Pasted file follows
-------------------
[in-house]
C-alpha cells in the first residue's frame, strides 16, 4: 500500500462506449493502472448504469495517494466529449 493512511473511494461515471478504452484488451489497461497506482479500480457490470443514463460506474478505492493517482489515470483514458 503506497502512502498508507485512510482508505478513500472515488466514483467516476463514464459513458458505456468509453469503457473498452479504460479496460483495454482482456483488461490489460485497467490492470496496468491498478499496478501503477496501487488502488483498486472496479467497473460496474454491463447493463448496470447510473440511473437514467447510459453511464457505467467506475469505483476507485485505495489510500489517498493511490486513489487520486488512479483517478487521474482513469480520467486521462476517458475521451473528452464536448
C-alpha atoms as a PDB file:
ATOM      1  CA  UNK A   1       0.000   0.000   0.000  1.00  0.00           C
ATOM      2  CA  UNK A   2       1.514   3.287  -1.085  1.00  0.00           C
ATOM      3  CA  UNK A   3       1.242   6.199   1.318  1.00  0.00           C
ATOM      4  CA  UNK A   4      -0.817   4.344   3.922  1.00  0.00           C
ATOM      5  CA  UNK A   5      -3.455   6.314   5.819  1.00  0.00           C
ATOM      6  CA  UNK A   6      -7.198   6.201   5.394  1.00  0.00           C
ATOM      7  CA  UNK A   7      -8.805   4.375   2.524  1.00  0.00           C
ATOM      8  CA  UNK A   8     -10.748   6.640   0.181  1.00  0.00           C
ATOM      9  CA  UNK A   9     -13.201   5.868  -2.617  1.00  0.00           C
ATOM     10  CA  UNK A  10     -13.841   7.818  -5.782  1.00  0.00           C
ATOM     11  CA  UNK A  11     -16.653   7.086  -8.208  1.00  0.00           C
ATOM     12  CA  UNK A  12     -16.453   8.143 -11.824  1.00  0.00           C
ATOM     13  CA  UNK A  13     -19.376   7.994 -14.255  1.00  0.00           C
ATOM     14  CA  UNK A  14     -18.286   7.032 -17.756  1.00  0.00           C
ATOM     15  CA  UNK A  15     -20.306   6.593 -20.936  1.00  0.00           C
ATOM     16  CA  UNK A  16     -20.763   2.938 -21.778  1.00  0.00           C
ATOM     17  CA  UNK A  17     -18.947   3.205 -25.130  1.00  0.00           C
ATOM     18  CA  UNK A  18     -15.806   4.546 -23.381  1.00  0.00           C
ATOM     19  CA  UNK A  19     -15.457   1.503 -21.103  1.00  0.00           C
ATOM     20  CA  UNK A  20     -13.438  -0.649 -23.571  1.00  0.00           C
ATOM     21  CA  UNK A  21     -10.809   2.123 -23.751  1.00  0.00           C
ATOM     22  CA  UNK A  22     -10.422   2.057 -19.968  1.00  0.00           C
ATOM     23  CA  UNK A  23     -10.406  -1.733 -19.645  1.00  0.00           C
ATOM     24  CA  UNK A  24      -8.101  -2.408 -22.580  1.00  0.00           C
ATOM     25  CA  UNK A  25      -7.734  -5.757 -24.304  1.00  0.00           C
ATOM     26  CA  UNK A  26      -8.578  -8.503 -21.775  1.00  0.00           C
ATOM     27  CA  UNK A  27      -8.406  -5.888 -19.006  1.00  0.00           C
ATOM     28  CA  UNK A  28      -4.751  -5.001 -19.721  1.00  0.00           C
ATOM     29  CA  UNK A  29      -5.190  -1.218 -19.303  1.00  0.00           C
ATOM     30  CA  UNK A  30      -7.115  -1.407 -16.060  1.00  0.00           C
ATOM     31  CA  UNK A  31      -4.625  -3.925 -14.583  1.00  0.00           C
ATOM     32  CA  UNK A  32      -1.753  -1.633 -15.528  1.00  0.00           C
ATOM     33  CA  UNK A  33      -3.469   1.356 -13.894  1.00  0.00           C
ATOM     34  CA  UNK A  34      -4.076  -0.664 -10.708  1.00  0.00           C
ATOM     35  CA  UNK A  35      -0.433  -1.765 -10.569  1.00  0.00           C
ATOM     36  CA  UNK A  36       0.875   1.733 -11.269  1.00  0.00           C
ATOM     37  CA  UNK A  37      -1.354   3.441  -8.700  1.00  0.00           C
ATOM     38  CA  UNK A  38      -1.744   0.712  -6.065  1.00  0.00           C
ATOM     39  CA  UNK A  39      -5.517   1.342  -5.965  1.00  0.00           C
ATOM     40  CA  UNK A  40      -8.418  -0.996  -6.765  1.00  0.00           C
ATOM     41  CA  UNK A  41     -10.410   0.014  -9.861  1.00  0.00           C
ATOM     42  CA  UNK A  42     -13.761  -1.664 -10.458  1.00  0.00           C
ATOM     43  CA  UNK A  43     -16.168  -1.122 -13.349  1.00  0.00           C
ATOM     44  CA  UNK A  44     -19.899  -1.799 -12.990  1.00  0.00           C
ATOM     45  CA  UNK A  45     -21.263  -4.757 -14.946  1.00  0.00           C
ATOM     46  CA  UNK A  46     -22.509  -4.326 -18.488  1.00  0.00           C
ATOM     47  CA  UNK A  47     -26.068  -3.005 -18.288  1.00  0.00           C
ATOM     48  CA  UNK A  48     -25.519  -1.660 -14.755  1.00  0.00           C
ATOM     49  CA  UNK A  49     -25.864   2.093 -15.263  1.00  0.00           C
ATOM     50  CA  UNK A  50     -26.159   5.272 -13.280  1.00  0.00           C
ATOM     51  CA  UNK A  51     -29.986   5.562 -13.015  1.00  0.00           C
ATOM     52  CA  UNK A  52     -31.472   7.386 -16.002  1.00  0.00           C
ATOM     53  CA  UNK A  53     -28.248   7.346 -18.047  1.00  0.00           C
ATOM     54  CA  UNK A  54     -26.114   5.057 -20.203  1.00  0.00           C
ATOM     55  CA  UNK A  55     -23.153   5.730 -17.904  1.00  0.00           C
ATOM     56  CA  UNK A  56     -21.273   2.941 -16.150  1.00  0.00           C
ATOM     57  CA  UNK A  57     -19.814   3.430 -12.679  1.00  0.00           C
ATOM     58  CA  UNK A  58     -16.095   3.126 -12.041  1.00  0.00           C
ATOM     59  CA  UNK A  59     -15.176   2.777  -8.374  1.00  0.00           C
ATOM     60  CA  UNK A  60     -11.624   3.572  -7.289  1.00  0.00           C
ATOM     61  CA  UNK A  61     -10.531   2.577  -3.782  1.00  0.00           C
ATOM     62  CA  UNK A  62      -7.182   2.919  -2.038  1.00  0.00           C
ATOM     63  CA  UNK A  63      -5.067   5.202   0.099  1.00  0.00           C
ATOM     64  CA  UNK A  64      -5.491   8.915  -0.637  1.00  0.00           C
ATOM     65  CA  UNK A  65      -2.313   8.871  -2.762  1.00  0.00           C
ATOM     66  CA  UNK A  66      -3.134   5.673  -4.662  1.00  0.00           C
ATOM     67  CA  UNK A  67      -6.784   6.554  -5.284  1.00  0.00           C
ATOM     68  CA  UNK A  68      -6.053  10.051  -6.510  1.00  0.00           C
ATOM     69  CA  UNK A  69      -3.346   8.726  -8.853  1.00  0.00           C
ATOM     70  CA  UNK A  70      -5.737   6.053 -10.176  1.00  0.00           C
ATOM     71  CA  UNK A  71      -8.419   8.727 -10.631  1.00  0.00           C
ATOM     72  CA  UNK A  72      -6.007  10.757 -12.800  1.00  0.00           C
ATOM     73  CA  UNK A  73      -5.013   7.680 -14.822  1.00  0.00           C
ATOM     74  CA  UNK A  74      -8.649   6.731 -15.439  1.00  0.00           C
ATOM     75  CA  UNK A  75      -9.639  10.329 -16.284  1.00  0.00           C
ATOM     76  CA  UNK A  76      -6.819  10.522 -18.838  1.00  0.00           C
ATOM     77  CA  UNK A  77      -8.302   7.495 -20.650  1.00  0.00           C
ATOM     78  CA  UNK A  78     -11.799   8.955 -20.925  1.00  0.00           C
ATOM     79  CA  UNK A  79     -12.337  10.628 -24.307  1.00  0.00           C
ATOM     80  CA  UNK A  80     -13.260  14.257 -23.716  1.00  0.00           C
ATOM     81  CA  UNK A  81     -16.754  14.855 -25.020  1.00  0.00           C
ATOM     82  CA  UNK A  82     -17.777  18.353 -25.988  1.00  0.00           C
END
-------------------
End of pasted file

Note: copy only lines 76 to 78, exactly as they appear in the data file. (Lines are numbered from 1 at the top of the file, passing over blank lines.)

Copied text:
ATOM     73  CA  UNK A  73      -5.013   7.680 -14.822  1.00  0.00           C
ATOM     74  CA  UNK A  74      -8.649   6.731 -15.439  1.00  0.00           C
ATOM     75  CA  UNK A  75      -9.639  10.329 -16.284  1.00  0.00           C